In the year B.C. 468 the younger poet appeared as a competitor for the tragic prize against the older. This year and the occasion were alike memorable. Kimon, then in the height of his popularity, had returned from Skyros with the bones of Theseus, which the Pythian oracle had four years before commanded the Athenians to bring back as a condition of relief, after a time of pestilence or famine.[34] After some difficulty and delay, they were brought back with all imaginable pomp, and the people celebrated their arrival with a great dramatic contest. The Archon Apsephion presided, and the usual order would have led him to appoint by lot the arbitrators who should decide the prize. As it was, however, there were signs that the audience were already divided into parties warmly excited on behalf of their respective favourites, some clinging to the name of Æschylos, and to the conservative policy with which he was now allying himself, some to the new and all but untried writer, of wider thoughts and more consummate skill, whose name and person were already familiar to them. The Archon, afraid of a tumult, had recourse to an unusual expedient. When Kimon and the generals who had served with him entered the theatre and made the accustomed libations, he stopped them before they withdrew, and bound them by an oath to act as judges themselves, representing, as they did, the ten tribes, and free from the least suspicion of unfairness. The result was a decision in favour of the new-comer against the veteran. How great was the triumph, how bitter the defeat, we may judge from the fact that, according to the popular tradition, Æschylos left Attica not long afterwards in disgust, went to Sicily and died.[35]

Few studies would have been more instructive to the critic of Greek dramatic art than an examination of this first and most successful play. As it is, however, Plutarch, who tells the story, does not give even the name of the drama; and it is only by an inference from an isolated notice that later criticism has fixed on the Triptolemos.[36] Of this play a few fragments have come down to us, and, scanty as they are, they serve, in connexion with the subject itself, to explain its popularity. It appealed directly to a strong local feeling. Triptolemos, the hero of Eleusis, the chief figure in the mysteries, the favourite of Demêter, who had gone over the earth, east and west, in his fiery chariot, scattering the barley and the wheat which she had given him, was sure to attract an eager interest; and his wanderings in the far west enabled the poet to bring together pictures of strange lands and their products—Œnotria, and the Tyrrhenian Gulf, and Liguria, and Carthage, maize, and pulse, and rice, and beer—such as would command the attention of a sea-faring and commercial people.[37] What were the real excellences of the play we can, of course, form no judgment. One phrase has come down to us, containing an image which was afterwards among the common-places of poetry, but which had then the freshness of a new thought. Borrowing from Æschylos, who had used nearly the same words in the "Prometheus Bound," (l. 739,) Sophocles speaks of writing what we wish to remember in the "tablets of our soul."[38]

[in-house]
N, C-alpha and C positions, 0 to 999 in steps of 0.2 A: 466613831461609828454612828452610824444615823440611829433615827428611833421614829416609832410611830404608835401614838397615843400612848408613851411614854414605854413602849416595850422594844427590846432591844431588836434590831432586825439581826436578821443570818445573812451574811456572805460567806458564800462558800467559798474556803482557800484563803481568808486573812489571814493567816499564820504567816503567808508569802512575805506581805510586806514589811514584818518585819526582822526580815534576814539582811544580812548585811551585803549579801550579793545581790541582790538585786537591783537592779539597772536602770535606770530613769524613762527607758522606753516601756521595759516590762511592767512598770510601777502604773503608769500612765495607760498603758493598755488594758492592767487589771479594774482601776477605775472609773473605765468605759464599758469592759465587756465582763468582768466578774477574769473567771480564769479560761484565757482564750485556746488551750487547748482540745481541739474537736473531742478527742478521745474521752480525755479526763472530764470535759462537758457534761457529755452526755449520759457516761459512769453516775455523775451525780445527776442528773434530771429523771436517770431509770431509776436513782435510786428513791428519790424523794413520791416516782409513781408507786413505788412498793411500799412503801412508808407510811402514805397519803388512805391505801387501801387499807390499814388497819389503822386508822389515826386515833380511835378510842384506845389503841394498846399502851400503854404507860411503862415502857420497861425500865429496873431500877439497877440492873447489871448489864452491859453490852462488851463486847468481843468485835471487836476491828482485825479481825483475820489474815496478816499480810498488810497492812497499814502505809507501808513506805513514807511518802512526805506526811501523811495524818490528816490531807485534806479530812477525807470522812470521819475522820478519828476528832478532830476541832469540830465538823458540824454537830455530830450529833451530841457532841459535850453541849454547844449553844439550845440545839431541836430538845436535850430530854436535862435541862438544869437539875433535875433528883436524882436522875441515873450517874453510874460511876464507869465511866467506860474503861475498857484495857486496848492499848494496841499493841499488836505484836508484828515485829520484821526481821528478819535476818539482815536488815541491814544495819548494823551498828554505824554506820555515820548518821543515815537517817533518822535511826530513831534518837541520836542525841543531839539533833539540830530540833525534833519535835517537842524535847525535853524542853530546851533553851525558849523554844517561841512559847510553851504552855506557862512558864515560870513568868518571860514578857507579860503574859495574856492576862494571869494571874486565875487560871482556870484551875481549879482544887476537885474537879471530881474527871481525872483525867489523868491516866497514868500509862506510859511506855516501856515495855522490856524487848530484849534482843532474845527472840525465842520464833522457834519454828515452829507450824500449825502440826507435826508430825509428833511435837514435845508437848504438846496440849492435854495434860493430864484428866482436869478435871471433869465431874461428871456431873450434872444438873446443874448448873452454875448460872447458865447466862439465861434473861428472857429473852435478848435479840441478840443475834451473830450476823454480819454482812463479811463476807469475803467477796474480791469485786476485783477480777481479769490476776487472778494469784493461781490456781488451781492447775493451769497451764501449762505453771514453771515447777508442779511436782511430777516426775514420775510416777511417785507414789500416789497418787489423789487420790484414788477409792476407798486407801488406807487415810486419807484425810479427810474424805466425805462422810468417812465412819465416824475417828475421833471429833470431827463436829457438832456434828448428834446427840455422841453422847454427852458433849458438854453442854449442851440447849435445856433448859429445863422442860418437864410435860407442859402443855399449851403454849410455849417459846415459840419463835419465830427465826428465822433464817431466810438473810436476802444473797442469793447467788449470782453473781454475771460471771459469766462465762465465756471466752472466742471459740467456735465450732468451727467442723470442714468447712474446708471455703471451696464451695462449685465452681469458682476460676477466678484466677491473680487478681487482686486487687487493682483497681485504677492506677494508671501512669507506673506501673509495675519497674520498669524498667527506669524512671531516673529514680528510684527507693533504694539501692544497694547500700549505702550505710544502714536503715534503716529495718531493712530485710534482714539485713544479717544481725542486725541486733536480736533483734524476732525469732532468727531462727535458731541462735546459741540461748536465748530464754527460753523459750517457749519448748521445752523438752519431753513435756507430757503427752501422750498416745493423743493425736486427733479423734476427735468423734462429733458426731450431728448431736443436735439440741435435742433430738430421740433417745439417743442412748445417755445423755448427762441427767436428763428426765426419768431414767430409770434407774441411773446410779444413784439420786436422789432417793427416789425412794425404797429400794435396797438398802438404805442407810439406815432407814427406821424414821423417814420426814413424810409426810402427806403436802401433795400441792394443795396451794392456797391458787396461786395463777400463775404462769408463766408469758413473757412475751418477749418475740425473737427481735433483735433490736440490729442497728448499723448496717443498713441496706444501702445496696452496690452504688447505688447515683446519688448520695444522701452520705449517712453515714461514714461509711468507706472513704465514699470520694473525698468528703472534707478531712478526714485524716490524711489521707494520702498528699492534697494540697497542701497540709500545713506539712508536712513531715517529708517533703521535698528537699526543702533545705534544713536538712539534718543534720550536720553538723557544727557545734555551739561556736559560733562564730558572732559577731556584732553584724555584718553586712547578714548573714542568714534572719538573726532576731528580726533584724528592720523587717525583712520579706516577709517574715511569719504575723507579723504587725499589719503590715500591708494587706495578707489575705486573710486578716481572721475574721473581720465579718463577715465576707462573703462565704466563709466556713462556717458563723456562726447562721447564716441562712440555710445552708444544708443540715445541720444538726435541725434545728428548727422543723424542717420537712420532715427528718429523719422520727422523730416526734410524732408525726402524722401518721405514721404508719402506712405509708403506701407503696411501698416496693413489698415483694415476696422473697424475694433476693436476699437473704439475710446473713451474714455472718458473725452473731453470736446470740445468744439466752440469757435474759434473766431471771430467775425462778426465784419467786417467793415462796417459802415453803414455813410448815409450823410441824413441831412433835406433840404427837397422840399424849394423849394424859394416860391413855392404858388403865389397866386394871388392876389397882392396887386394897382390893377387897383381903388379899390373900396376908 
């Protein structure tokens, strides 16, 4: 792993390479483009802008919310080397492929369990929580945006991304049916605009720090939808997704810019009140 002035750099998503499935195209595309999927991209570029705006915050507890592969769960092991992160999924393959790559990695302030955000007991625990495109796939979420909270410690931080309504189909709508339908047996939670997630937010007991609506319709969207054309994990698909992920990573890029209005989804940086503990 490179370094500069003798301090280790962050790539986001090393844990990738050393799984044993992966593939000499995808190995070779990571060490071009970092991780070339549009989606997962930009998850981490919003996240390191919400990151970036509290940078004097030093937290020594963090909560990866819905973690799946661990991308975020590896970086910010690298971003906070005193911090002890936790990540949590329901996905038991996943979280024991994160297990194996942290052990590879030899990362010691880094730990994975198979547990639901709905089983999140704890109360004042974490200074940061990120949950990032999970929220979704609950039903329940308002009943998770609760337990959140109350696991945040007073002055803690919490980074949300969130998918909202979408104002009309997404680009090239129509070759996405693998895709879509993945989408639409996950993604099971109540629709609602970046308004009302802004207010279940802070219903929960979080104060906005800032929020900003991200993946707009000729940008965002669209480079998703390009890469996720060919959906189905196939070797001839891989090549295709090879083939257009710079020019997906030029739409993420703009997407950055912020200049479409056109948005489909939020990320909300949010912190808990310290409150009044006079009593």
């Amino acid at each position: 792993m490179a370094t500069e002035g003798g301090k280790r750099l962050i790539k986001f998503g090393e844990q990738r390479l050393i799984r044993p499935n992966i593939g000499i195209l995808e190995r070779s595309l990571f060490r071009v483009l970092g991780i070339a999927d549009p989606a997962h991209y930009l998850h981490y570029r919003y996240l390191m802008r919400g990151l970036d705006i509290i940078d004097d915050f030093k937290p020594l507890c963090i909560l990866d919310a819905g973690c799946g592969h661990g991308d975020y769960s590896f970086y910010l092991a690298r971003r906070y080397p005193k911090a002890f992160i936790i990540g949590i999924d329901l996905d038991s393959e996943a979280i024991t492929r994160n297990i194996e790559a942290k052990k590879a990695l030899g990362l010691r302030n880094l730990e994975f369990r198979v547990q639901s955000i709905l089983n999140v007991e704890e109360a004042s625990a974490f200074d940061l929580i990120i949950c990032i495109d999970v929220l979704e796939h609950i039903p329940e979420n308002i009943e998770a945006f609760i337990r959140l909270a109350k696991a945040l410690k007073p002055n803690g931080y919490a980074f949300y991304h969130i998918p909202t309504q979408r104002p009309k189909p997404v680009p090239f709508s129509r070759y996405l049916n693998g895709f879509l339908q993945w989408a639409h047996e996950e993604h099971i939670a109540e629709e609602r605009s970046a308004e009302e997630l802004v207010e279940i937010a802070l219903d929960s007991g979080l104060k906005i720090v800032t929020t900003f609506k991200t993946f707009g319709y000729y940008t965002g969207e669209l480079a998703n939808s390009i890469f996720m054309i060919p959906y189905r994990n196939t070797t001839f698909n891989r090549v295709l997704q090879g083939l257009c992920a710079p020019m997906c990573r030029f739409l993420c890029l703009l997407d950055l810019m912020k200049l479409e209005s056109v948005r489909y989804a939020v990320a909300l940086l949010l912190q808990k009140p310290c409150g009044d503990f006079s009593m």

The departure of Æschylos left his rival master of the field, and for the twenty-nine years that followed we may think of him as holding an almost undisputed sway. During that long period we have hardly any intimation as to his life, and are left to fill up the blank between B.C. 468, the date of the contest with Æschylos, and B.C. 440, when he in his turn had to see the prize snatched from him by Euripides, as we can. Of this we may, at least, be sure, that this period was one in which all his marvellous powers were reaching their perfection, and devoted with a deliberate purpose to the attainment of the highest excellence. The fullest harvest was indeed to come yet later; but the period of which we are now speaking was marked by thirty-two tragedies; and this in one to whom each was a work of consummate art, requiring thought, care, revision, implied no small labour.